After the World Health Organization (WHO) declared an end to COVID-19 as a global public health emergency on May 5, 2023, we have entered a new era in the pandemic, and most countries have already returned to normal life. This declaration was resulted from the 12-month downward trend of the pandemic, increased immunity due to the highly effective vaccines, decreased death rates, and decreased pressure on once overwhelmed health systems. However, it does not mean that COVID-19 is over as a global health threat, and the pandemic still continues. Indeed, the disease still occurs in very high numbers and causes a significant number of deaths. For example, according to the WHO final report, between July 31 and August 27, 2023, 1.4 million new COVID-19 patients were identified in the world, 55,728 people had to be hospitalized, with an increase of 38% and 40% respectively from the previous month, and 1800 people died due to the disease (1, 2). Current findings suggest that another wave of COVID-19, probably driven by EG.5, has just started all over the world.
Considering that almost all countries in the world do not carry out adequate testing and surveillance, the figures are predicted to be much higher. In China, which was not very affected in the previous waves of COVID-19 and did not have sufficient and effective vaccination, many cases have begun to be seen as of April 2023; that surge was caused mainly by Omicron, XBB.1.5 and as many as 65 million people could become infected per week by the end of June. There are concerns about the emergence of more transmissible and virulent SARS-CoV-2 variants in environments where the disease spreads uncontrollably (3).
In the 4th year of the pandemic, it was seen that COVID-19 caused a new wave with every dominant variant since 2020; two to three waves occurred every single year until now, and the virus still does not show seasonal characteristics like influenza. As a result, as WHO stated on June 13, 2023, COVID-19 is still not seen with a predictable frequency, is still at least two times more deadly than the flu, continues as an epidemic, and has not reached the endemic level yet (4, 5).
Current Circulating Variants of SARS-CoV-2
The Omicron variant of SARS-CoV-2, which has caused at least three different waves with multiple subtypes since its first appearance in December 2021, is still in circulation globally. Currently, the Omicron strains EG.5 and XBB.1.16 are dominant in the world and account for 26.1% and 22.7% of all sequences, respectively, while XBB.1.5, which currently accounts for 10.2% of sequences, continues to decline. EG.5 (publicly known as eris), a descendent lineage of XBB.1.9.2, continues to increase globally, going from 21.1% in week 30 to 26.1 % in week 32. In the USA, in addition to EG.5, the FL.1.5.1 variant is also increasing (6).
Currently, two emerging SARS-CoV-2 variants, called BA.2.86 and FLip variants, including FL.1.5 require close monitoring due to their highly immune-evasive properties. BA.2.86 (publicly known as pirola), classified recently as a “variant under monitoring” because of more than 30 new spike gene mutations compared with the more recently circulating XBB subvariants (XBB.1.5, EG.5.1, FL.1.5.1) (1, 7). BA.2.86 likely originated from an immunocompromised patient who had uncontrolled evolution of the virus. That is another reason why uncontrolled viral growth in immunocompromised hosts should be taken seriously and prevented with efficient antivirals. The large number of mutations and differences from the latest variants in BA2.86 is like the differences between the first Omicron variant (BA.1) and Delta variant (B.1.617.2). It raises concerns about greater escape from existing immunity resulted from vaccines and previous infections compared with other recent variants and the fact that it might lead to extreme number of infections and death like in the first Omicron variant wave of COVID-19 took place at the beginning of 2022. Nevertheless, after the first description on July 24, 2023, BA.2.86 variant has been reported only in a total of 107 samples from 18 countries and has not caused any surge in the countries that it was described except a recently reported limited community transmission in England. As a result, at the moment, BA.2.86 variant appears unable to compete with the other variants, but it is too early to make a strong prediction and this variant should be closely monitored due to its high immune evasion capacities (8-11).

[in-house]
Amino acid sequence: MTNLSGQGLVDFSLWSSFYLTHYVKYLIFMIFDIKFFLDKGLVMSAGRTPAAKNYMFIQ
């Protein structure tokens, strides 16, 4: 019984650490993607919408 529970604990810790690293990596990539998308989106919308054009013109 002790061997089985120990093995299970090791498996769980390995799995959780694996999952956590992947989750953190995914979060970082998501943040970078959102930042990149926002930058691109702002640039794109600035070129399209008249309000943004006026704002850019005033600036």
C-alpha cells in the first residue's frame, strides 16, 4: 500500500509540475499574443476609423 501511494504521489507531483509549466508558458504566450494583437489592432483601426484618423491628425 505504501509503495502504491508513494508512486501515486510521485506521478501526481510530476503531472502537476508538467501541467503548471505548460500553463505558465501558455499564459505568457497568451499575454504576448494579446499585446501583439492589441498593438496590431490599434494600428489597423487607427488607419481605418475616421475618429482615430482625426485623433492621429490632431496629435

XBB sublineages with F456L followed by L455F mutations called FLip variants. These L and F mutations were predicted in advance as a likely consequence of the widespread SARS-CoV-2 monoclonal antibody treatment for COVID-19 (7). One of the FLip variants, FL.1.5.1 accounts for 13.7% of the COVID-19 cases in the USA at the moment (6).
There is a limited number of studies analyzing the immune escape, transmission, and virulence features of BA2.86 and FLip variants by now, results of those studies suggest that both BA.2.86 and FLip variants (XBB.1.5 + L455F and F456L) are highly immune evasive but FLip variants could be more immune evasive than BA.2.86, patients with an XBB breakthrough infections or reinfections could have higher protection against both of the variants; cell infectivity, therefore infectious capacity of BA.2.86 is lower compared to XBB.1.5 and EG.5; and distinct from XBB variants, monoclonal antibody (mAb) S309 was unable to neutralize BA.2.86, but SA55 remains effective against it (10-13). Mutation profiles of BA.2.82 and FLip variants are not anticipated to impact the performance of current SARS-CoV-2 molecular or antigen-based tests or anti-virals against SARS-CoV-2 (13).
Testing for COVID-19
For diagnosis of acute COVID-19, SARS-CoV-2 testing could be done with an upper respiratory tract nasopharyngeal sample either by using a nucleic acid amplification test (NAAT) or an antigen test.